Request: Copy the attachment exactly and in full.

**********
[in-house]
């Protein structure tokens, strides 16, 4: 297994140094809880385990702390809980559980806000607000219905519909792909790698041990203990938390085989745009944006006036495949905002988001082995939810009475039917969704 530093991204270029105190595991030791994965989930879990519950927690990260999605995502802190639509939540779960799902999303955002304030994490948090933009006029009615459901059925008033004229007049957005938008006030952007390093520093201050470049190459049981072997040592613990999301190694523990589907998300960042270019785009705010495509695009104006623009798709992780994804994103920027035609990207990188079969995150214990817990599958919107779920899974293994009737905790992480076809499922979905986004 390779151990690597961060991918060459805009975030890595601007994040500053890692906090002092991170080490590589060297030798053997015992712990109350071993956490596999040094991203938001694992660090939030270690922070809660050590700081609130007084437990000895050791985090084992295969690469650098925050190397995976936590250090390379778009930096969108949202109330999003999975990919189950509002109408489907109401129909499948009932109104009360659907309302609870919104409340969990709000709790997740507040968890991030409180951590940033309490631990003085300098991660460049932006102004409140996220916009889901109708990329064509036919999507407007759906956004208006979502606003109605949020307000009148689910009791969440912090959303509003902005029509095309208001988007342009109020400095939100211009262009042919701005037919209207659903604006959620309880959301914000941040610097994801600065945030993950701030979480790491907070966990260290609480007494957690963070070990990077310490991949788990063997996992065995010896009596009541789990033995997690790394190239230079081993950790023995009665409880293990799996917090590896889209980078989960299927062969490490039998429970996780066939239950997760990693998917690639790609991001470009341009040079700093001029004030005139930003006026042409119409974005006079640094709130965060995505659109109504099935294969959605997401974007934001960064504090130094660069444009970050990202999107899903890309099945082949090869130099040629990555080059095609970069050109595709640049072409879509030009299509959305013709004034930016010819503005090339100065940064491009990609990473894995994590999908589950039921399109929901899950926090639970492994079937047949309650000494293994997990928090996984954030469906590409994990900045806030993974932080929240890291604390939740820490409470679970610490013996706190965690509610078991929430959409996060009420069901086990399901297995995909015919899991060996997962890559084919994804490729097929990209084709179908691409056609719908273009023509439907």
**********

[in-house]
């Protein structure tokens, strides 16, 4: 297994140094809880385990702390809980559980806000607000219905519909792909790698041990203990938390085989745009944006006036495949905002988001082995939810009475039917969704 530093991204270029105190595991030791994965989930879990519950927690990260999605995502802190639509939540779960799902999303955002304030994490948090933009006029009615459901059925008033004229007049957005938008006030952007390093520093201050470049190459049981072997040592613990999301190694523990589907998300960042270019785009705010495509695009104006623009798709992780994804994103920027035609990207990188079969995150214990817990599958919107779920899974293994009737905790992480076809499922979905986004 390779151990690597961060991918060459805009975030890595601007994040500053890692906090002092991170080490590589060297030798053997015992712990109350071993956490596999040094991203938001694992660090939030270690922070809660050590700081609130007084437990000895050791985090084992295969690469650098925050190397995976936590250090390379778009930096969108949202109330999003999975990919189950509002109408489907109401129909499948009932109104009360659907309302609870919104409340969990709000709790997740507040968890991030409180951590940033309490631990003085300098991660460049932006102004409140996220916009889901109708990329064509036919999507407007759906956004208006979502606003109605949020307000009148689910009791969440912090959303509003902005029509095309208001988007342009109020400095939100211009262009042919701005037919209207659903604006959620309880959301914000941040610097994801600065945030993950701030979480790491907070966990260290609480007494957690963070070990990077310490991949788990063997996992065995010896009596009541789990033995997690790394190239230079081993950790023995009665409880293990799996917090590896889209980078989960299927062969490490039998429970996780066939239950997760990693998917690639790609991001470009341009040079700093001029004030005139930003006026042409119409974005006079640094709130965060995505659109109504099935294969959605997401974007934001960064504090130094660069444009970050990202999107899903890309099945082949090869130099040629990555080059095609970069050109595709640049072409879509030009299509959305013709004034930016010819503005090339100065940064491009990609990473894995994590999908589950039921399109929901899950926090639970492994079937047949309650000494293994997990928090996984954030469906590409994990900045806030993974932080929240890291604390939740820490409470679970610490013996706190965690509610078991929430959409996060009420069901086990399901297995995909015919899991060996997962890559084919994804490729097929990209084709179908691409056609719908273009023509439907």